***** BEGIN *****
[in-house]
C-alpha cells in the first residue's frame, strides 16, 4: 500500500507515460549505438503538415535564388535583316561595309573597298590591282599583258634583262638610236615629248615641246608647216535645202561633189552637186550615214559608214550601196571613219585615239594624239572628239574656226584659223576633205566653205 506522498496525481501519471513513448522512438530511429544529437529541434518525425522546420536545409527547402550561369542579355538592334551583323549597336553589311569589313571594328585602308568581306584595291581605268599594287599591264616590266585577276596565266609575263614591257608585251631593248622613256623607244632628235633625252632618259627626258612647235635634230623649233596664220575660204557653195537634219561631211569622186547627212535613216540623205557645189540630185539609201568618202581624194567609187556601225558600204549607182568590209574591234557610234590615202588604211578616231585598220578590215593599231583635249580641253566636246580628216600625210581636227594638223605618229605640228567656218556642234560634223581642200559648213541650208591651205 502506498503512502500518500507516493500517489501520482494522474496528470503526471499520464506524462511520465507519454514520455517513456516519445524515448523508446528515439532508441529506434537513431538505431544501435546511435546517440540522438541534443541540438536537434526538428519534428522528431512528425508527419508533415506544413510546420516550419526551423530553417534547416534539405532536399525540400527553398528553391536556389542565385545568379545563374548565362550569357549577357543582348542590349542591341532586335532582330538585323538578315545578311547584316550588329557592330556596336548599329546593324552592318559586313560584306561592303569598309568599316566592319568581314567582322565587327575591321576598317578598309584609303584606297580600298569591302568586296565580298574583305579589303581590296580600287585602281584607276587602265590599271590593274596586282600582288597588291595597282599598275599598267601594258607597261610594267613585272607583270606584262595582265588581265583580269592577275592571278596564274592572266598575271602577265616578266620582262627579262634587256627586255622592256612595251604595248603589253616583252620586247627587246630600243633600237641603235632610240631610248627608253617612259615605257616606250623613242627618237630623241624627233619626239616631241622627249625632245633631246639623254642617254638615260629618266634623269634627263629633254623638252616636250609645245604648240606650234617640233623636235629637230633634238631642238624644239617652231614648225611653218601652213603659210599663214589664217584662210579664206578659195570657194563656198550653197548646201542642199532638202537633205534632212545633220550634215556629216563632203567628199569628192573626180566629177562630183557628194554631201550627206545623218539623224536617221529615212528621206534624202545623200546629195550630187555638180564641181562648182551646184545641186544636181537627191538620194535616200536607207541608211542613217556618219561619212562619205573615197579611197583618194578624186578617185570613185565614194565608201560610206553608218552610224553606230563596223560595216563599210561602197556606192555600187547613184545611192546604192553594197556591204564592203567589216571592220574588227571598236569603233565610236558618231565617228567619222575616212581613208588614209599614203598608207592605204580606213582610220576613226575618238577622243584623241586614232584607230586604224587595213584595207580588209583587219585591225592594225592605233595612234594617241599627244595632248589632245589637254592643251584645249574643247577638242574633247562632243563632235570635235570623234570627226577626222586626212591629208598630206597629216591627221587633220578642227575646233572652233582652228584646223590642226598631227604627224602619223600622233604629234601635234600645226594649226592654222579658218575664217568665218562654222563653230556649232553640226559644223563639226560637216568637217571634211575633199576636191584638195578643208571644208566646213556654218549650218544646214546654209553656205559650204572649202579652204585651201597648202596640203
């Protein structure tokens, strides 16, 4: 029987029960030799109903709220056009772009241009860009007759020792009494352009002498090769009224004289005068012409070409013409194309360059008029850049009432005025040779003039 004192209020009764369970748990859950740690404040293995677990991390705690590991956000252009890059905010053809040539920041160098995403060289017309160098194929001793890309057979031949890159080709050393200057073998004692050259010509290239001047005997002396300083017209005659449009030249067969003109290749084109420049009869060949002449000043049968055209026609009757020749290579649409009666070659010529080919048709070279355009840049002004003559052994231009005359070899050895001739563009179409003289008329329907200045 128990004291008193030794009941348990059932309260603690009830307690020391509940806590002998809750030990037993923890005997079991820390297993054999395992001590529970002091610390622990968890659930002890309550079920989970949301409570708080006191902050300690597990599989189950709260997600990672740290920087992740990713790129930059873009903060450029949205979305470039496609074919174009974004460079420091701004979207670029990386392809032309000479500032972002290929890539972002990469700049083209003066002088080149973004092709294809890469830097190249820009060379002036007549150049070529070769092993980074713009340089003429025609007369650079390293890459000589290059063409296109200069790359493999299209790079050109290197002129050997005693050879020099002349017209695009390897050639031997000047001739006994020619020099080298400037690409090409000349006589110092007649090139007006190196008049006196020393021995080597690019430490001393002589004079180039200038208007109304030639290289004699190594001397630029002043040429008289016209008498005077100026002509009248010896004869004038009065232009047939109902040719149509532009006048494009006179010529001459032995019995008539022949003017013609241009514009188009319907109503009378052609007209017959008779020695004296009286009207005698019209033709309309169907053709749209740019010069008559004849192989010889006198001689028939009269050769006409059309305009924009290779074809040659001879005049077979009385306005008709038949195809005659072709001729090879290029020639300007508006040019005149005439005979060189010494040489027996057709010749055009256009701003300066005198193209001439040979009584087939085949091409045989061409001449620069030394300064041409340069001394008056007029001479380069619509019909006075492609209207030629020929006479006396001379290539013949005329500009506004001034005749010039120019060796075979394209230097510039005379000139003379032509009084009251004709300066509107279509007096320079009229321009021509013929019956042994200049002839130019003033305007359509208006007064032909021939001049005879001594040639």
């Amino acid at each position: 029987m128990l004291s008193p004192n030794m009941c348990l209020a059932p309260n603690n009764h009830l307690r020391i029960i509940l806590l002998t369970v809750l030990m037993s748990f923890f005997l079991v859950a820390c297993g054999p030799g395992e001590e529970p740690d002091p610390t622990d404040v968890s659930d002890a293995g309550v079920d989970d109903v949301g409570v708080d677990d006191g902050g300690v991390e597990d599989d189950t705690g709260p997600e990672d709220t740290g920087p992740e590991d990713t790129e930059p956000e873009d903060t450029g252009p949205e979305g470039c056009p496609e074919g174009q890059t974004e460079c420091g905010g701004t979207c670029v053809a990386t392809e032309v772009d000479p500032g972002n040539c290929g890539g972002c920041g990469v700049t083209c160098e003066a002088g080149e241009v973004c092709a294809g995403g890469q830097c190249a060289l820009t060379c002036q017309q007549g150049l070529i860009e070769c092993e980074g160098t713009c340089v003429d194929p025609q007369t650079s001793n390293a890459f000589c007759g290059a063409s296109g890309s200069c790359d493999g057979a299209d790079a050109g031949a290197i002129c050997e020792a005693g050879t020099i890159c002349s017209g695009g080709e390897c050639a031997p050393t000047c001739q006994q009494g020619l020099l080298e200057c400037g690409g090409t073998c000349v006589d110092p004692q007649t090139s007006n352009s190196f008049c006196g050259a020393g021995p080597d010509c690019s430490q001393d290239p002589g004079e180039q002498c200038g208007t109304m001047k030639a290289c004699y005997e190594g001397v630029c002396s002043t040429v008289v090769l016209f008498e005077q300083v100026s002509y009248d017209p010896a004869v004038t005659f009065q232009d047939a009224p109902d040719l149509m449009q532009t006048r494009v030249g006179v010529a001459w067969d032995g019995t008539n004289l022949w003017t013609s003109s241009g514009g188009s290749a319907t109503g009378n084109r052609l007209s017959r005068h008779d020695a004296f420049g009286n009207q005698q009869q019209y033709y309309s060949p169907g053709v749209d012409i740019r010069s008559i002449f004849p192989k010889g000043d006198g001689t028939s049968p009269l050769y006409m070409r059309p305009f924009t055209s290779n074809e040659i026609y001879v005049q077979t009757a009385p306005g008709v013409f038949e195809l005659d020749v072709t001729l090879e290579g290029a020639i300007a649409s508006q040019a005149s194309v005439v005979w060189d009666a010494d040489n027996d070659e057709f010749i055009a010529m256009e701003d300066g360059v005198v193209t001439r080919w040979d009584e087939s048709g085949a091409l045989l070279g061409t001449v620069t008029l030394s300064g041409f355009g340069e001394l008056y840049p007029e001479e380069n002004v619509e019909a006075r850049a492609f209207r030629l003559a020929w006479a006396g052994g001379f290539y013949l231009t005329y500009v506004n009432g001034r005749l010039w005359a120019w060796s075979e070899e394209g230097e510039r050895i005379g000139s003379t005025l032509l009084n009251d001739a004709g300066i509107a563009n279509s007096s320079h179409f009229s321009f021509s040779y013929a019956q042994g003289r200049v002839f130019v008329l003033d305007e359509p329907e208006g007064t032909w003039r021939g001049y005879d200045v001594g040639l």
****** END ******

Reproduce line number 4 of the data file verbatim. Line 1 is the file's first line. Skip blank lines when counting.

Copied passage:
């Amino acid at each position: 029987m128990l004291s008193p004192n030794m009941c348990l209020a059932p309260n603690n009764h009830l307690r020391i029960i509940l806590l002998t369970v809750l030990m037993s748990f923890f005997l079991v859950a820390c297993g054999p030799g395992e001590e529970p740690d002091p610390t622990d404040v968890s659930d002890a293995g309550v079920d989970d109903v949301g409570v708080d677990d006191g902050g300690v991390e597990d599989d189950t705690g709260p997600e990672d709220t740290g920087p992740e590991d990713t790129e930059p956000e873009d903060t450029g252009p949205e979305g470039c056009p496609e074919g174009q890059t974004e460079c420091g905010g701004t979207c670029v053809a990386t392809e032309v772009d000479p500032g972002n040539c290929g890539g972002c920041g990469v700049t083209c160098e003066a002088g080149e241009v973004c092709a294809g995403g890469q830097c190249a060289l820009t060379c002036q017309q007549g150049l070529i860009e070769c092993e980074g160098t713009c340089v003429d194929p025609q007369t650079s001793n390293a890459f000589c007759g290059a063409s296109g890309s200069c790359d493999g057979a299209d790079a050109g031949a290197i002129c050997e020792a005693g050879t020099i890159c002349s017209g695009g080709e390897c050639a031997p050393t000047c001739q006994q009494g020619l020099l080298e200057c400037g690409g090409t073998c000349v006589d110092p004692q007649t090139s007006n352009s190196f008049c006196g050259a020393g021995p080597d010509c690019s430490q001393d290239p002589g004079e180039q002498c200038g208007t109304m001047k030639a290289c004699y005997e190594g001397v630029c002396s002043t040429v008289v090769l016209f008498e005077q300083v100026s002509y009248d017209p010896a004869v004038t005659f009065q232009d047939a009224p109902d040719l149509m449009q532009t006048r494009v030249g006179v010529a001459w067969d032995g019995t008539n004289l022949w003017t013609s003109s241009g514009g188009s290749a319907t109503g009378n084109r052609l007209s017959r005068h008779d020695a004296f420049g009286n009207q005698q009869q019209y033709y309309s060949p169907g053709v749209d012409i740019r010069s008559i002449f004849p192989k010889g000043d006198g001689t028939s049968p009269l050769y006409m070409r059309p305009f924009t055209s290779n074809e040659i026609y001879v005049q077979t009757a009385p306005g008709v013409f038949e195809l005659d020749v072709t001729l090879e290579g290029a020639i300007a649409s508006q040019a005149s194309v005439v005979w060189d009666a010494d040489n027996d070659e057709f010749i055009a010529m256009e701003d300066g360059v005198v193209t001439r080919w040979d009584e087939s048709g085949a091409l045989l070279g061409t001449v620069t008029l030394s300064g041409f355009g340069e001394l008056y840049p007029e001479e380069n002004v619509e019909a006075r850049a492609f209207r030629l003559a020929w006479a006396g052994g001379f290539y013949l231009t005329y500009v506004n009432g001034r005749l010039w005359a120019w060796s075979e070899e394209g230097e510039r050895i005379g000139s003379t005025l032509l009084n009251d001739a004709g300066i509107a563009n279509s007096s320079h179409f009229s321009f021509s040779y013929a019956q042994g003289r200049v002839f130019v008329l003033d305007e359509p329907e208006g007064t032909w003039r021939g001049y005879d200045v001594g040639l």